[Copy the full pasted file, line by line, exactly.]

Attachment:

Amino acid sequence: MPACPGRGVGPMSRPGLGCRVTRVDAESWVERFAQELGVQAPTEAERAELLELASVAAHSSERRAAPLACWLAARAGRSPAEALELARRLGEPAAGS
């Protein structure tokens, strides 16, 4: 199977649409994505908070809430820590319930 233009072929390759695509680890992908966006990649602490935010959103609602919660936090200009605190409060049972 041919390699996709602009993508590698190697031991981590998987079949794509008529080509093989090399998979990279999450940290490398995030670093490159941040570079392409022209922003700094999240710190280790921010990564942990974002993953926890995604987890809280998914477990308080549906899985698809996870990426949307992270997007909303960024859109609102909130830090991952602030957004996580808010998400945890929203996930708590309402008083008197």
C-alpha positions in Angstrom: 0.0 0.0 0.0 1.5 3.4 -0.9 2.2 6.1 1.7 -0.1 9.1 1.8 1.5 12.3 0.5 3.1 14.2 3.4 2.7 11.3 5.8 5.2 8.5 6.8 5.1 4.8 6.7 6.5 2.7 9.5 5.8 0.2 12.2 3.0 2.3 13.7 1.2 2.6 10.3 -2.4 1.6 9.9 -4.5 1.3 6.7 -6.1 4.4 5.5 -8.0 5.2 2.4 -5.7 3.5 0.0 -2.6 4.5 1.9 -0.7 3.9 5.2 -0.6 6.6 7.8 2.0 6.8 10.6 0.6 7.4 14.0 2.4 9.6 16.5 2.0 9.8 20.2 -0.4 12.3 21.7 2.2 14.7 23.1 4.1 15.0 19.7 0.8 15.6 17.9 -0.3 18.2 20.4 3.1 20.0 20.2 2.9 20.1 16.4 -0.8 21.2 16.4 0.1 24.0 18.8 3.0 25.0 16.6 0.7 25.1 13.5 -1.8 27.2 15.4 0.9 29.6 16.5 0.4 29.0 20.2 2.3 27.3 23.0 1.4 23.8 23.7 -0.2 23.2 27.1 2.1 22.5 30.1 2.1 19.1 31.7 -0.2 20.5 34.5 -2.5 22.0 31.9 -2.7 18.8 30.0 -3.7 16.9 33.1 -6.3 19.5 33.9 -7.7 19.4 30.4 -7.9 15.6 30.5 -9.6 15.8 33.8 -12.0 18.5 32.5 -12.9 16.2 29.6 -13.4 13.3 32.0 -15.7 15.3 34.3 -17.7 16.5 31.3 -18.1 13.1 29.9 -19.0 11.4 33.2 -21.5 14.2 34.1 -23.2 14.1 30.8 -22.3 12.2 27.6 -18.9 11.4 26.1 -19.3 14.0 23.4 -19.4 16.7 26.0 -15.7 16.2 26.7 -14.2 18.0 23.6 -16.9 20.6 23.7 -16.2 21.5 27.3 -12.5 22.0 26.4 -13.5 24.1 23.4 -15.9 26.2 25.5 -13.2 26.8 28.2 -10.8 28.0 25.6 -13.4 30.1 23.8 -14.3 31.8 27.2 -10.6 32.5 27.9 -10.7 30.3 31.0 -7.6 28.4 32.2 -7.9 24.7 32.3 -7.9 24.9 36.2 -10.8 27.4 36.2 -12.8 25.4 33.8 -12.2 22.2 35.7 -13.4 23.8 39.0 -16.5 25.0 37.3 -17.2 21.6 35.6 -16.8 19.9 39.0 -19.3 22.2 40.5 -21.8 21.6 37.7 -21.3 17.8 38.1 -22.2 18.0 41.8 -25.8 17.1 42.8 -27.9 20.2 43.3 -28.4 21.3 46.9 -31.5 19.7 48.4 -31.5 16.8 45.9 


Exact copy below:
Amino acid sequence: MPACPGRGVGPMSRPGLGCRVTRVDAESWVERFAQELGVQAPTEAERAELLELASVAAHSSERRAAPLACWLAARAGRSPAEALELARRLGEPAAGS
């Protein structure tokens, strides 16, 4: 199977649409994505908070809430820590319930 233009072929390759695509680890992908966006990649602490935010959103609602919660936090200009605190409060049972 041919390699996709602009993508590698190697031991981590998987079949794509008529080509093989090399998979990279999450940290490398995030670093490159941040570079392409022209922003700094999240710190280790921010990564942990974002993953926890995604987890809280998914477990308080549906899985698809996870990426949307992270997007909303960024859109609102909130830090991952602030957004996580808010998400945890929203996930708590309402008083008197």
C-alpha positions in Angstrom: 0.0 0.0 0.0 1.5 3.4 -0.9 2.2 6.1 1.7 -0.1 9.1 1.8 1.5 12.3 0.5 3.1 14.2 3.4 2.7 11.3 5.8 5.2 8.5 6.8 5.1 4.8 6.7 6.5 2.7 9.5 5.8 0.2 12.2 3.0 2.3 13.7 1.2 2.6 10.3 -2.4 1.6 9.9 -4.5 1.3 6.7 -6.1 4.4 5.5 -8.0 5.2 2.4 -5.7 3.5 0.0 -2.6 4.5 1.9 -0.7 3.9 5.2 -0.6 6.6 7.8 2.0 6.8 10.6 0.6 7.4 14.0 2.4 9.6 16.5 2.0 9.8 20.2 -0.4 12.3 21.7 2.2 14.7 23.1 4.1 15.0 19.7 0.8 15.6 17.9 -0.3 18.2 20.4 3.1 20.0 20.2 2.9 20.1 16.4 -0.8 21.2 16.4 0.1 24.0 18.8 3.0 25.0 16.6 0.7 25.1 13.5 -1.8 27.2 15.4 0.9 29.6 16.5 0.4 29.0 20.2 2.3 27.3 23.0 1.4 23.8 23.7 -0.2 23.2 27.1 2.1 22.5 30.1 2.1 19.1 31.7 -0.2 20.5 34.5 -2.5 22.0 31.9 -2.7 18.8 30.0 -3.7 16.9 33.1 -6.3 19.5 33.9 -7.7 19.4 30.4 -7.9 15.6 30.5 -9.6 15.8 33.8 -12.0 18.5 32.5 -12.9 16.2 29.6 -13.4 13.3 32.0 -15.7 15.3 34.3 -17.7 16.5 31.3 -18.1 13.1 29.9 -19.0 11.4 33.2 -21.5 14.2 34.1 -23.2 14.1 30.8 -22.3 12.2 27.6 -18.9 11.4 26.1 -19.3 14.0 23.4 -19.4 16.7 26.0 -15.7 16.2 26.7 -14.2 18.0 23.6 -16.9 20.6 23.7 -16.2 21.5 27.3 -12.5 22.0 26.4 -13.5 24.1 23.4 -15.9 26.2 25.5 -13.2 26.8 28.2 -10.8 28.0 25.6 -13.4 30.1 23.8 -14.3 31.8 27.2 -10.6 32.5 27.9 -10.7 30.3 31.0 -7.6 28.4 32.2 -7.9 24.7 32.3 -7.9 24.9 36.2 -10.8 27.4 36.2 -12.8 25.4 33.8 -12.2 22.2 35.7 -13.4 23.8 39.0 -16.5 25.0 37.3 -17.2 21.6 35.6 -16.8 19.9 39.0 -19.3 22.2 40.5 -21.8 21.6 37.7 -21.3 17.8 38.1 -22.2 18.0 41.8 -25.8 17.1 42.8 -27.9 20.2 43.3 -28.4 21.3 46.9 -31.5 19.7 48.4 -31.5 16.8 45.9 